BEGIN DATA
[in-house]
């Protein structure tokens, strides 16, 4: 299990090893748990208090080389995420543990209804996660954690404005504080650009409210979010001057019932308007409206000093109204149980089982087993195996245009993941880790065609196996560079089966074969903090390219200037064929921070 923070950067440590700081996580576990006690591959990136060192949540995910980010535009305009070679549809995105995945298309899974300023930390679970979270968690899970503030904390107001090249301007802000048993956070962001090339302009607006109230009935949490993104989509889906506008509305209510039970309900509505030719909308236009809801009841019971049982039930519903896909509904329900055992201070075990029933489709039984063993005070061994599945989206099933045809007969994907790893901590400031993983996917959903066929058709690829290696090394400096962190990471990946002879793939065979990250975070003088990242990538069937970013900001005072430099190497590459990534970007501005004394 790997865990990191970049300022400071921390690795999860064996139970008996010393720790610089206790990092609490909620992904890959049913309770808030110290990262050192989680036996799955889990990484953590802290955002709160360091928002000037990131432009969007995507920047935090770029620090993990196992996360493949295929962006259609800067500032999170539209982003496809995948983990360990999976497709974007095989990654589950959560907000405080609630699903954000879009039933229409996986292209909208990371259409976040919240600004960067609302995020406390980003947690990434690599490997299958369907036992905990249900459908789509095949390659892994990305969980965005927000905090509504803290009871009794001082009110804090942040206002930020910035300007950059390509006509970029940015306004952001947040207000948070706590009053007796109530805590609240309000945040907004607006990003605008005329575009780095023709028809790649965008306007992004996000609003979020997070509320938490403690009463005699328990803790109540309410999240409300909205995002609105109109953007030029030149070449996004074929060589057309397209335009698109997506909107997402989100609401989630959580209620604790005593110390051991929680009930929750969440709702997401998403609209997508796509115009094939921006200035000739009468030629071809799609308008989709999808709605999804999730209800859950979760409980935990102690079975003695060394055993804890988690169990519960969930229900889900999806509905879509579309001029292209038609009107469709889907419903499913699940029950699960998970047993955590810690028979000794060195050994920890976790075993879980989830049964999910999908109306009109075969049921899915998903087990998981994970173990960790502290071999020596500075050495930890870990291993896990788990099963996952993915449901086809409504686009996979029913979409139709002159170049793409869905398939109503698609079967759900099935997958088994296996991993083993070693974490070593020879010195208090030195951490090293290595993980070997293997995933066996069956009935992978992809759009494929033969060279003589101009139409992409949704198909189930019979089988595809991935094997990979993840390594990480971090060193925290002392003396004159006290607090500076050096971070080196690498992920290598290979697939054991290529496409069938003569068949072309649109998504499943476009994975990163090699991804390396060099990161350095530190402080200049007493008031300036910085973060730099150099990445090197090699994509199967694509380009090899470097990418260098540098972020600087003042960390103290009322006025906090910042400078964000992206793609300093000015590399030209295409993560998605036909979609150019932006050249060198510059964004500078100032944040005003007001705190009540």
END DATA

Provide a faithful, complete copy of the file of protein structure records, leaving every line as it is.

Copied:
[in-house]
């Protein structure tokens, strides 16, 4: 299990090893748990208090080389995420543990209804996660954690404005504080650009409210979010001057019932308007409206000093109204149980089982087993195996245009993941880790065609196996560079089966074969903090390219200037064929921070 923070950067440590700081996580576990006690591959990136060192949540995910980010535009305009070679549809995105995945298309899974300023930390679970979270968690899970503030904390107001090249301007802000048993956070962001090339302009607006109230009935949490993104989509889906506008509305209510039970309900509505030719909308236009809801009841019971049982039930519903896909509904329900055992201070075990029933489709039984063993005070061994599945989206099933045809007969994907790893901590400031993983996917959903066929058709690829290696090394400096962190990471990946002879793939065979990250975070003088990242990538069937970013900001005072430099190497590459990534970007501005004394 790997865990990191970049300022400071921390690795999860064996139970008996010393720790610089206790990092609490909620992904890959049913309770808030110290990262050192989680036996799955889990990484953590802290955002709160360091928002000037990131432009969007995507920047935090770029620090993990196992996360493949295929962006259609800067500032999170539209982003496809995948983990360990999976497709974007095989990654589950959560907000405080609630699903954000879009039933229409996986292209909208990371259409976040919240600004960067609302995020406390980003947690990434690599490997299958369907036992905990249900459908789509095949390659892994990305969980965005927000905090509504803290009871009794001082009110804090942040206002930020910035300007950059390509006509970029940015306004952001947040207000948070706590009053007796109530805590609240309000945040907004607006990003605008005329575009780095023709028809790649965008306007992004996000609003979020997070509320938490403690009463005699328990803790109540309410999240409300909205995002609105109109953007030029030149070449996004074929060589057309397209335009698109997506909107997402989100609401989630959580209620604790005593110390051991929680009930929750969440709702997401998403609209997508796509115009094939921006200035000739009468030629071809799609308008989709999808709605999804999730209800859950979760409980935990102690079975003695060394055993804890988690169990519960969930229900889900999806509905879509579309001029292209038609009107469709889907419903499913699940029950699960998970047993955590810690028979000794060195050994920890976790075993879980989830049964999910999908109306009109075969049921899915998903087990998981994970173990960790502290071999020596500075050495930890870990291993896990788990099963996952993915449901086809409504686009996979029913979409139709002159170049793409869905398939109503698609079967759900099935997958088994296996991993083993070693974490070593020879010195208090030195951490090293290595993980070997293997995933066996069956009935992978992809759009494929033969060279003589101009139409992409949704198909189930019979089988595809991935094997990979993840390594990480971090060193925290002392003396004159006290607090500076050096971070080196690498992920290598290979697939054991290529496409069938003569068949072309649109998504499943476009994975990163090699991804390396060099990161350095530190402080200049007493008031300036910085973060730099150099990445090197090699994509199967694509380009090899470097990418260098540098972020600087003042960390103290009322006025906090910042400078964000992206793609300093000015590399030209295409993560998605036909979609150019932006050249060198510059964004500078100032944040005003007001705190009540």